People’s voices stick better in my head then their faces. I often have a VERY hard time recognizing people especially out of context. It’s called face blindness and it can be a pain, especially in a corporate environment.

When I do socialize I prefer to stick to people I know, because I can’t read the faces of strangers unless someone laughing, crying, or making some other extremely obvious face. I study people I know so I can learn their faces better but still this takes a LOT of work on my part.

Sometimes I come off as rude. My body language and tone don’t always come out the way I want them to. Misunderstandings are a way of life for me. I’m used to this now and often don’t even bother trying to correct people because they don’t understand tone not matching feelings, etc.

I take things literally – but normally can figure things out if there are context clues.

Following spoken directions is difficult – but if you give me time to write down what you are saying so I can read it later (over and over) I can get things done. It’s not that I don’t understand, it’s that I understand in a different way.

My sort term memory is about half as good as most people. They say people can hold about 7 numbers in their working / short term memory – a phone number.  I’ve never been able to hold more than 3 numbers in my head at one time. If you say something to me when I am trying to hold those 3 numbers in my head the numbers will probably vanish.

Side note my long term memory is forever.

All of these invisible things. I am constantly battling myself, trying to fit into a world where people can’t imagine what you’re going thorough. When you try to tell them they look at you like you are crazy or dishonest – and honesty is important to me.

It hurts when you ask for help and nobody is willing to stick out their hand, so I keep these things to myself.

#ActuallyAutistic #AnonymouslyAutistic #SheCantBeAutistic #InvisibleAutism

Autism’s Not So Bad – Why I Focus on The Positive

On this blog I share my difficulties so that others who have similar troubles will know they are not alone.

In life I try to focus more on the positives. It is better for me to focus on the things I can do versus worry over the areas I’m lacking.

I could beat myself up over my flaws until my self-esteem is in the toilet and I slip into a deep darkness. Trust me I’ve been there before and getting down like that is not helpful. Sure, I have limitations and disabilities but we all have troubles and obstacles to overcome.

When I was younger adults pointed out my flaws. Teachers and school highlighted all the ways I was a failure. I felt completely inadequate and was physically ill from anxiety.

My skills and artistic abilities were always discouraged. Nobody pushed me to peruse my talents. People assumed I would grow up and never make anything of myself.

It has taken years to recover from this trauma. The past few years have been the best years of my life – especially since discovering my Autism. The amount of self compassion needed to accept this truth helped me shift my thinking.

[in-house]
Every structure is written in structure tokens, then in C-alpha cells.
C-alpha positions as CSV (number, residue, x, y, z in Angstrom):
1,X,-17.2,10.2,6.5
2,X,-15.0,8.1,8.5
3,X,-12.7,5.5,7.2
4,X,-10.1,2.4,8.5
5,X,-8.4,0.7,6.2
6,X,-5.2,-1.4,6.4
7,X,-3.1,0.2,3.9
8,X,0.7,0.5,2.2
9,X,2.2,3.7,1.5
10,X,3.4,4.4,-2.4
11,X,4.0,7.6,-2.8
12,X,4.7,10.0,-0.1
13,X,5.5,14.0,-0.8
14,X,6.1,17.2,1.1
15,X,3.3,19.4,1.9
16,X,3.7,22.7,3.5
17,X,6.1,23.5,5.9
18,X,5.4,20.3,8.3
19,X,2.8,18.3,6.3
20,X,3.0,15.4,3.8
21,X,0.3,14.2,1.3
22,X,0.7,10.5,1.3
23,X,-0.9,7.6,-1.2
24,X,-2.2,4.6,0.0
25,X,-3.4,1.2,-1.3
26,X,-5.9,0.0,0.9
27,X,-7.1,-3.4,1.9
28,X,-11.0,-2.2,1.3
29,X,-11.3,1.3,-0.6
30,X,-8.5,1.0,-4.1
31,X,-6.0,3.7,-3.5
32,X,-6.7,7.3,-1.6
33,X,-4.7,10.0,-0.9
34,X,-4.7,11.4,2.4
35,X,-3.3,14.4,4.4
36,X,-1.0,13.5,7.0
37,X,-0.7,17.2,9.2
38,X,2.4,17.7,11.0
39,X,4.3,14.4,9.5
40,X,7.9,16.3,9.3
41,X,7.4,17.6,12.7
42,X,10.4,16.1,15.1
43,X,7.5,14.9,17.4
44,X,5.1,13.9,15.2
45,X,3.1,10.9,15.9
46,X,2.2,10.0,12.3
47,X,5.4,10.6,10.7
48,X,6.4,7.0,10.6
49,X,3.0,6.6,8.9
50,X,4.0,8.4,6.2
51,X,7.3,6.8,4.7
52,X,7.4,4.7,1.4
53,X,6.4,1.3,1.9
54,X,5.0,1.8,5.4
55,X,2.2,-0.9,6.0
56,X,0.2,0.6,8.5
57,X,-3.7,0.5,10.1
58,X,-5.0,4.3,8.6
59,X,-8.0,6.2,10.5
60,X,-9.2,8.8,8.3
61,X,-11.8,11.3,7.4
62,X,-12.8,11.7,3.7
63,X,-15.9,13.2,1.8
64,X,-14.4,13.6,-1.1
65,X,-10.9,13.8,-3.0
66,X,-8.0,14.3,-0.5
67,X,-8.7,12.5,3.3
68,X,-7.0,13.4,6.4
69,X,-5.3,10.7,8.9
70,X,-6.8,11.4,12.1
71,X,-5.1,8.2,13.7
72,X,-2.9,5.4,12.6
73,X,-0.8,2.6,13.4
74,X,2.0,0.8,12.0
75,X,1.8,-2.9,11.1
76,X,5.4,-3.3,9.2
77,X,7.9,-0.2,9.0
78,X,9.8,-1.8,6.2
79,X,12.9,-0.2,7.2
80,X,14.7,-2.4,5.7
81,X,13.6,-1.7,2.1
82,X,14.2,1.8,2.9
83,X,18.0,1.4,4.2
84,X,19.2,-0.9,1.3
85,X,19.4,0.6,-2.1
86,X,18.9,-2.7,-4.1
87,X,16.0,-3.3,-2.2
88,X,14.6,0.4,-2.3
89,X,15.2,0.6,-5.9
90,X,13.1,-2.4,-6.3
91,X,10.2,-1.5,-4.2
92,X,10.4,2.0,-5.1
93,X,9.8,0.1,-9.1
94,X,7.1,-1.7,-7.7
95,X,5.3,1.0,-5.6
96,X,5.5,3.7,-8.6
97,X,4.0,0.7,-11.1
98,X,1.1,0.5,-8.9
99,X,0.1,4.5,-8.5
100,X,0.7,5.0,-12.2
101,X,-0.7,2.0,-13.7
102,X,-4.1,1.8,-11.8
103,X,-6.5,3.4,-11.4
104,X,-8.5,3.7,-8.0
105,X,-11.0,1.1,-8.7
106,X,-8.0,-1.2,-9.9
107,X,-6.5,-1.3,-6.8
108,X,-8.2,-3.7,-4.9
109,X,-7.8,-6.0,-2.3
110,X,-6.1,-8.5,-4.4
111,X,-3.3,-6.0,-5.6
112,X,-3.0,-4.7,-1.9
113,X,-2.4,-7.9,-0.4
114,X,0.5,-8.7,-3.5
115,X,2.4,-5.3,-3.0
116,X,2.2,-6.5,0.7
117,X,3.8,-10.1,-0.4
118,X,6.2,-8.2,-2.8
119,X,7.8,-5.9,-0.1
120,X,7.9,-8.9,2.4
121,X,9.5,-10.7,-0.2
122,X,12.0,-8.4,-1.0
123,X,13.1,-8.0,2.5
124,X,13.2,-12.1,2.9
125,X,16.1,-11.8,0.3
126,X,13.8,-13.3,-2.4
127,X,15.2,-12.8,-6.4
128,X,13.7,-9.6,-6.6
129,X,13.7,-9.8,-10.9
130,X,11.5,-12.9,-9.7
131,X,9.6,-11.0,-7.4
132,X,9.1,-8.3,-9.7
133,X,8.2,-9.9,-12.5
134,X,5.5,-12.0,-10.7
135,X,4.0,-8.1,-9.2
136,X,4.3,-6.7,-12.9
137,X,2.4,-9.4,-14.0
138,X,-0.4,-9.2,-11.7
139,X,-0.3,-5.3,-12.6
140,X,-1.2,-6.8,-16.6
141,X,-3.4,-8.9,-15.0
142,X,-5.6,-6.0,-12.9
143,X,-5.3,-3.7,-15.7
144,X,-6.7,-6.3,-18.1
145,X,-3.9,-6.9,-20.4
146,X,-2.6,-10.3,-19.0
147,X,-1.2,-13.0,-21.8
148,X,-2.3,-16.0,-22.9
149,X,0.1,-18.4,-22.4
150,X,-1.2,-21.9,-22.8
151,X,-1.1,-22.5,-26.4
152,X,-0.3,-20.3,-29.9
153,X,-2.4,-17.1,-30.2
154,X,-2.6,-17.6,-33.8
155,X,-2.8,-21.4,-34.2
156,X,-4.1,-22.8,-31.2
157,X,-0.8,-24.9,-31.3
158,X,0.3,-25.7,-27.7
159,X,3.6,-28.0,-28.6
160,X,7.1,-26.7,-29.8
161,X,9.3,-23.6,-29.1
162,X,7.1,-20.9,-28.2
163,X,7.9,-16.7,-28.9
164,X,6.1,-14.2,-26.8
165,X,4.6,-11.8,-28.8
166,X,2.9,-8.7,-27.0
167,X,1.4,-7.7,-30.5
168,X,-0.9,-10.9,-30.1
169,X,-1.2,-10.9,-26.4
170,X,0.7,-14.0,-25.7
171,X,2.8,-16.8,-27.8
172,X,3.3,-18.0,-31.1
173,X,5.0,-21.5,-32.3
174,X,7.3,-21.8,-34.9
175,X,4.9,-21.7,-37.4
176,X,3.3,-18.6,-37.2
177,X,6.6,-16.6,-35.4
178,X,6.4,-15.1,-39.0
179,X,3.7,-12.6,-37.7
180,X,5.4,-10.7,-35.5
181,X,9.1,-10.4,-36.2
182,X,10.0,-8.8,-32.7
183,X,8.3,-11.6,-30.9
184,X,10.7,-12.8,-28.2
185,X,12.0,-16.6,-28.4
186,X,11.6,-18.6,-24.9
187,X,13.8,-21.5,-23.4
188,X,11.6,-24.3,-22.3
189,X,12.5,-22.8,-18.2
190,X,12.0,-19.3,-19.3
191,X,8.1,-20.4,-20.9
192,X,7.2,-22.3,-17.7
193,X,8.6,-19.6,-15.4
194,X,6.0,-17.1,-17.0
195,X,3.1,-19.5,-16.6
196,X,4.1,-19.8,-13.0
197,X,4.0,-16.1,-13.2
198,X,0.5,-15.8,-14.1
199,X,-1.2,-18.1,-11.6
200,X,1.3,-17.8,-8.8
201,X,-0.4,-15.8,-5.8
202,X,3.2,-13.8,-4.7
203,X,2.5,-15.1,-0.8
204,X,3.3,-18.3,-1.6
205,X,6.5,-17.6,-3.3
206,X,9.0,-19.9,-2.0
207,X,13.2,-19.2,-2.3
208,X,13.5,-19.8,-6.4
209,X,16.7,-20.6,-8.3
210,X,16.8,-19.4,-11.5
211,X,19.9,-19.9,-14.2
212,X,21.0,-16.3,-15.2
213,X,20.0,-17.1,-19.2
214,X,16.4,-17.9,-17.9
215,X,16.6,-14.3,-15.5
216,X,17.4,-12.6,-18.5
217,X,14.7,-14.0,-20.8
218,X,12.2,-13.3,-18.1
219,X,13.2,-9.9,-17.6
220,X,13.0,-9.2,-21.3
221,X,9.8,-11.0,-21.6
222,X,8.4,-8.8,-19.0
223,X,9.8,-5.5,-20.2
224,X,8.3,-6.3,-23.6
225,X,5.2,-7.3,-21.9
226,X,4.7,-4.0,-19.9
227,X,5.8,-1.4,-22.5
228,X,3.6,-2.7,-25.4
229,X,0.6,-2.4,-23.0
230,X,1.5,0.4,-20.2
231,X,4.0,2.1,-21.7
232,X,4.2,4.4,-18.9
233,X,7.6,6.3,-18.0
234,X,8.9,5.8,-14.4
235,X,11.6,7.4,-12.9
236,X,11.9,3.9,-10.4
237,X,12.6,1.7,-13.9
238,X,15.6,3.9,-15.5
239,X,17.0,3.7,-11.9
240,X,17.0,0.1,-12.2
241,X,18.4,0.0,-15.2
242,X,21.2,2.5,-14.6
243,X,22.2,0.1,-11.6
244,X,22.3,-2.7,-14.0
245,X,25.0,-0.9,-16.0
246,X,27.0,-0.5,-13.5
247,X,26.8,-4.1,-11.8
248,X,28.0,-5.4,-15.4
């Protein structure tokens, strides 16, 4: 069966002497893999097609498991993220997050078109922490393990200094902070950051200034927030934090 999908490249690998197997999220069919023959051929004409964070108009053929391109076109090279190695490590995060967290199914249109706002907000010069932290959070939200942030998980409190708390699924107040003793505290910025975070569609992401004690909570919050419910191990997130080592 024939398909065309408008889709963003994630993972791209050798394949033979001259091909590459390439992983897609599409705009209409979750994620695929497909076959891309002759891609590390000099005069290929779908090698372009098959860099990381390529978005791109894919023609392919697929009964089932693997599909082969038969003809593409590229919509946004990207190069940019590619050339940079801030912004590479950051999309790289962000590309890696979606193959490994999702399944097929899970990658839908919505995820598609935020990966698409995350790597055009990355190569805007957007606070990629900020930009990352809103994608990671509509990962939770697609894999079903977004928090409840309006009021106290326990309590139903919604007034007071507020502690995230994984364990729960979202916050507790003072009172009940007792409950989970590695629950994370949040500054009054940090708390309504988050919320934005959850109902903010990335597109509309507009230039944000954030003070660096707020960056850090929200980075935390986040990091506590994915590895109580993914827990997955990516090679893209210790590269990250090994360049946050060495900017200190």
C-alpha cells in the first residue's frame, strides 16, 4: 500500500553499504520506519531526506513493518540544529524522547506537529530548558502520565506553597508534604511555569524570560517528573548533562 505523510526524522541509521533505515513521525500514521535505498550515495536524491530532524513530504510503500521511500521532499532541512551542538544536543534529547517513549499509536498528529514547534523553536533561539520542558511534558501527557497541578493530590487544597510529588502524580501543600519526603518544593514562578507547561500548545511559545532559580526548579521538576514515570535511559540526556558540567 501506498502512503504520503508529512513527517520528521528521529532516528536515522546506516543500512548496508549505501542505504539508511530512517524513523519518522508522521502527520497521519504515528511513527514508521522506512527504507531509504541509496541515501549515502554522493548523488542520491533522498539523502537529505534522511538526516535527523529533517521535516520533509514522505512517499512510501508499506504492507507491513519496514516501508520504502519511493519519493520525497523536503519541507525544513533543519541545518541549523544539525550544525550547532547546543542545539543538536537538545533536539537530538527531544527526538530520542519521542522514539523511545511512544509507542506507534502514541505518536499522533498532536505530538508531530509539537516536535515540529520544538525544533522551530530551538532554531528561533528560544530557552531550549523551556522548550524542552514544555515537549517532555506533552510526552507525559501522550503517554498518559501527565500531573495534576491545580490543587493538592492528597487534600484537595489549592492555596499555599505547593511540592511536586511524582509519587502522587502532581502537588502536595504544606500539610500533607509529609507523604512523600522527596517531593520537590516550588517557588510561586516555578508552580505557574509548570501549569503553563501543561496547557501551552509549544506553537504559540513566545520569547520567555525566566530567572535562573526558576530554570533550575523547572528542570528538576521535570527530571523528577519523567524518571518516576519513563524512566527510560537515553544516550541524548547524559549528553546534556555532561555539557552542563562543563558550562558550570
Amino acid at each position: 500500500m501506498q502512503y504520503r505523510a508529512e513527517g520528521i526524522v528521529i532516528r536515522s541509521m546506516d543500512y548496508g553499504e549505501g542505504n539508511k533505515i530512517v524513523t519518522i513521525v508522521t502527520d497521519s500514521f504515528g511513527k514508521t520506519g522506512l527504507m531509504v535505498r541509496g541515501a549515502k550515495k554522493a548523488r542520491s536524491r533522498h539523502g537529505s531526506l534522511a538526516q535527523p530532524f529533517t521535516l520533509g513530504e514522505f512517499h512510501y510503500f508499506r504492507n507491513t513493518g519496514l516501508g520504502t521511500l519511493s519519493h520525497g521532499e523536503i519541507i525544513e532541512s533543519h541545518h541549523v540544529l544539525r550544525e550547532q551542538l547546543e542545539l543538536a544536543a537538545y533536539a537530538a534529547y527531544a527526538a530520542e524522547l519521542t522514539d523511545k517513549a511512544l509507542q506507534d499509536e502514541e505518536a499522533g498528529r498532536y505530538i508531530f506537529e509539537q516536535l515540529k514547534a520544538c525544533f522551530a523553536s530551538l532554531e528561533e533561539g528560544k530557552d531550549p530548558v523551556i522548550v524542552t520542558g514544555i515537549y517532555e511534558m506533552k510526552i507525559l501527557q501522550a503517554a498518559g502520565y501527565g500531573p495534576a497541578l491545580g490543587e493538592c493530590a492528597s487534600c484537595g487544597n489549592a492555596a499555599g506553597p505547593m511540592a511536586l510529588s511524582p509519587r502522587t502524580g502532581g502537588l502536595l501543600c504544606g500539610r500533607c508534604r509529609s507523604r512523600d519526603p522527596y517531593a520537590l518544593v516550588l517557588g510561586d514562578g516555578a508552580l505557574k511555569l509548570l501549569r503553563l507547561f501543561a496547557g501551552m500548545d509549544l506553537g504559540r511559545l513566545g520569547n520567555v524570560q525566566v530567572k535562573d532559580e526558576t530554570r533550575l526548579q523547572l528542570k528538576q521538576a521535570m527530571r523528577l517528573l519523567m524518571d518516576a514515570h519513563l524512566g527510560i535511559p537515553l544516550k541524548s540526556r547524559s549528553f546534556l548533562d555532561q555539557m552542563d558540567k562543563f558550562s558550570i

My Autism has given me quite a few gifts that I would like to highlight. These are the things I think about during my day. Reflecting on the positives keeps me going, making sure I don’t fall into a pit of self-pity. I have to keep moving.

I am extremely detail oriented (almost to a fault sometimes) but when doing the right types of tasks I am better than most at catching certain things.

My personality – these traits I believe come from my Autism. I am very loyal, honest, and self motivated. Above all things I value the truth.

I am a very dedicated employee and am great at following a list of tasks. I don’t socialize when I should be working and generally try to do work I love. I work hard and follow the rules.

Peer pressure does not get me. I am able to see when others are being illogical. I am a VERY logical person. I can also be calm when others panic (depending on the situation).

I have a bond with animals and nature. A walk in nature cures anything in my soul.

I’m not afraid to go against popular opinions – and will often comment when I disagree with them.

My perspective is different. Autism affects the way I intemperate the world so I have a unique perspective. This can be very helpful in a group when looking for new solutions.

I see music videos when I close my eyes and recall songs in my head like a jukebox. The movies come alive in full color. This is just magical. I also memorize songs and know all the words to just about every song I enjoy.

I can write in a way that comes from my Autistic experience. I’ve read so many books. As a child I read fiction, Stephen King, Dracula, and many more adult books. I remember the beautiful patterns in the words. I’ve read all the classics and now I read non-fiction. These things have rubbed off on me.

Patterns are everywhere and I see them. I see pasterns in everything – people, objects, concepts. Sometimes I get lost in them but I’ve learned to use these things as a guide for my life. It makes things more predictable – which most Aspies can appreciate.

Synesthesia – I enjoy mine but am not ready to put the experience into words. Sometimes it is distracting and even distressing. It made driving very difficult. Until about a year ago I didn’t even know there was a word for my experience. Still – I actually love this part of myself and would NEVER give it up.